Guilt Has No Place In Music

People take part in music, particularly community music for very many reasons.  Some people want to meet new people, whilst others might want to improve their voice, or perhaps work on breathing and health issues.  I’ve come to realise that there are just as many reasons to sing in a choir or play an instrument as there are singers and players.

There are also very many ways of running a music group or choir, and I’m not here to disagree with how individuals choose to run their own groups.  Personally, I am not a fan of the “term subscription” type of set up.  I’m sure you know the kind of thing, and maybe your group uses it: your director announces the new “season” of rehearsals (usually in line with school terms) and the members pay a flat fee that covers attendance at every rehearsal for the season.  This has the advantage of getting the messy business of money over and done with at the beginning of a term.  No more worrying about spare change, or wasting a few minutes at the beginning of every rehearsal.  I can see the appeal, really I can.

But the flip side is, to me, much more difficult to deal with as a choir or music group leader.

Because as leaders we have no choice.  We HAVE to be there every week, come rain or shine, to facilitate and teach the music for everyone else.  We organise our lives around those dates because it is our JOB to do that.  But our members?  They might not have the luxury.  Some of them will have full time jobs, or families that need them.  They might have no choice about taking a choir night off because they have a sick child, or desperately need to go to the dentist, or are just so ground down and worn out that they need some time to themselves.  And if they do that when they have paid for a season, it is difficult to avoid thinking that they’ve wasted their money.  If you pay for a session you can’t attend, you feel guilty about the money, and then guilty for not being present.  Guilt is introduced into your music-making experience.  And guilt eventually leads to absenteeism, and finally to them giving up.

I’m here to tell you that guilt has no place in music.  You shouldn’t feel guilty about wasting money.  I firmly believe that you should have the option to not spend the money in the first place.  I also believe that if someone says, “I can’t make it next week, I’m visiting my new grandchild!” the appropriate response should be, “That’s wonderful!  Bring pictures the week after!”, not something vague about missing out on a valuable learning experience.  I am also arguably a terrible businesswoman because I don’t make a note of who has paid me or not.  This is because sometimes people can’t afford to pay.  They don’t deserve to be shamed.  Maybe the boiler broke.  Maybe their kids needed new shoes.  Maybe they just forgot their wallet.  There is no way I could ever find a way to tell a person that they couldn’t sing because they didn’t have the money.  I would always rather that they sang and not worry about the money as opposed to going home feeling embarrassed or glum.  Can’t pay?  Don’t feel guilty!  For a brief, delightful period of time, one of my singers paid me in random items of groceries.  They’d leave a can of pop or some interesting crisps next to my money tin.  They had contributed what they could, and that was absolutely fine with me.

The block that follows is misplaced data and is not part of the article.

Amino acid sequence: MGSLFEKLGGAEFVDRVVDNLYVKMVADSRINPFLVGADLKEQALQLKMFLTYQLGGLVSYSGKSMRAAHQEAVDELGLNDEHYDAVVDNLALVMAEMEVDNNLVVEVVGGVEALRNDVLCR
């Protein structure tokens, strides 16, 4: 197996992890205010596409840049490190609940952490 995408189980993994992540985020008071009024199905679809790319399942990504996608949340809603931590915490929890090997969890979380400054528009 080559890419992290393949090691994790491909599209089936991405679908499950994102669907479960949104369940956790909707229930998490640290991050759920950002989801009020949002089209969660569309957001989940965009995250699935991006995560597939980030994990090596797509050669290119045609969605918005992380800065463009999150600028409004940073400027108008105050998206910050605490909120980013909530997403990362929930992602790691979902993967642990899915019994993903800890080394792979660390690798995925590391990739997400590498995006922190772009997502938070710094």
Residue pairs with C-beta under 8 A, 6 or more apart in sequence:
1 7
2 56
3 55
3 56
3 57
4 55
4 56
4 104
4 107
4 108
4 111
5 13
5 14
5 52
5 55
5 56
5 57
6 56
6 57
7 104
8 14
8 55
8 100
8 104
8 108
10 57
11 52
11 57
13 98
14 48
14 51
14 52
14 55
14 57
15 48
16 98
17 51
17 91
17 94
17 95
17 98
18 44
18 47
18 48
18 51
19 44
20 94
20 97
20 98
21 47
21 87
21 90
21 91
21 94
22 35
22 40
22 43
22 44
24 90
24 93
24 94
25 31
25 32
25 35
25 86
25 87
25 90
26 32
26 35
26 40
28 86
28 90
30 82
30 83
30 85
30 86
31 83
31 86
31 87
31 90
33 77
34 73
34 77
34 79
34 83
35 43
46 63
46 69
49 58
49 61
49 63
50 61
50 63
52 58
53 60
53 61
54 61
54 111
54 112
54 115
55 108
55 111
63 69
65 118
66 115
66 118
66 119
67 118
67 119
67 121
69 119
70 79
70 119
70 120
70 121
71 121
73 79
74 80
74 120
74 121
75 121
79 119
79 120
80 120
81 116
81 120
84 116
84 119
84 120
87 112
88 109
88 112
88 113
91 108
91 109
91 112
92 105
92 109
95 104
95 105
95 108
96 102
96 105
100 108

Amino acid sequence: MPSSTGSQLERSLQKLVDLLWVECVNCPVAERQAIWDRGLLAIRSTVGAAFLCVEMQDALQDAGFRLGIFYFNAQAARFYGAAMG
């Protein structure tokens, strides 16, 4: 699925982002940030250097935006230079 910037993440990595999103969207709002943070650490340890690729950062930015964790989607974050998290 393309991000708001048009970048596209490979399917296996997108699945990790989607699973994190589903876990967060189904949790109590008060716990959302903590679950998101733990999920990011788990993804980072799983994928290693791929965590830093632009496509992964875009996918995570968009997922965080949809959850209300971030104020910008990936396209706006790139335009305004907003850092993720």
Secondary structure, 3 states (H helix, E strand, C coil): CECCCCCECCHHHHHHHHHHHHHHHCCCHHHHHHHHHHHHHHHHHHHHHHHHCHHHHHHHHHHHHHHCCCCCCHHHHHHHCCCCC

The guilt also works in regards to practice and here’s where I start to get a bit controversial.  I don’t believe in making people practice.  Guilting them into it NEVER works.  You know what does work?  Making them love it.  Leaving an instrument where they can’t help but pick it up.  Working on songs that they just can’t help singing.  All of that works wonderfully.  But guilt?  Not so much in my experience.  I taught primary school pupils various instruments for years, and I can tell you that the ones who excelled, who went on to great things were NOT the ones whose parents made them practice for 20 minutes every evening.  In fact, those parents generally got maybe one or two years of lessons for their child, before their child decided to give up, and never wanted to touch an instrument again.  They had literally had music guilted out of their soul.  They learned to associate music with feeling inept and guilty and wanting to do something else.  The ones who excelled didn’t practice their instruments, they simply couldn’t wait to get them out and play with them.  Nobody is born with an innate talent for an instrument, but they are born with a fascination for the sound and feel of it, and a curiosity which can only be satisfied by just playing the dratted thing.  The parents whose children excelled were much more likely to say, “Can you put that ruddy oboe down?  It’s dinnertime!”.

If you are feeling guilty about any aspect of your music practice, then think twice.  Why are you feeling bad?  How can you take the guilt out of your music?  It might involve going to a different choir, or just allowing yourself the time to recharge your batteries without worrying about the money if necessary.  And if you lead music sessions of any kind, don’t ever make your musicians feel guilty.  It genuinely achieves nothing.  If someone leaves for a different choir, smile and wish them joy with their singing.  If they are burned out, or suffering ill-health, let them go and let them know that any time they want to come back, there will be a chair and a chocolate biscuit waiting for them.  Because choirs and music groups work best as inclusive, caring communities and that is what we should be trying to create and foster.

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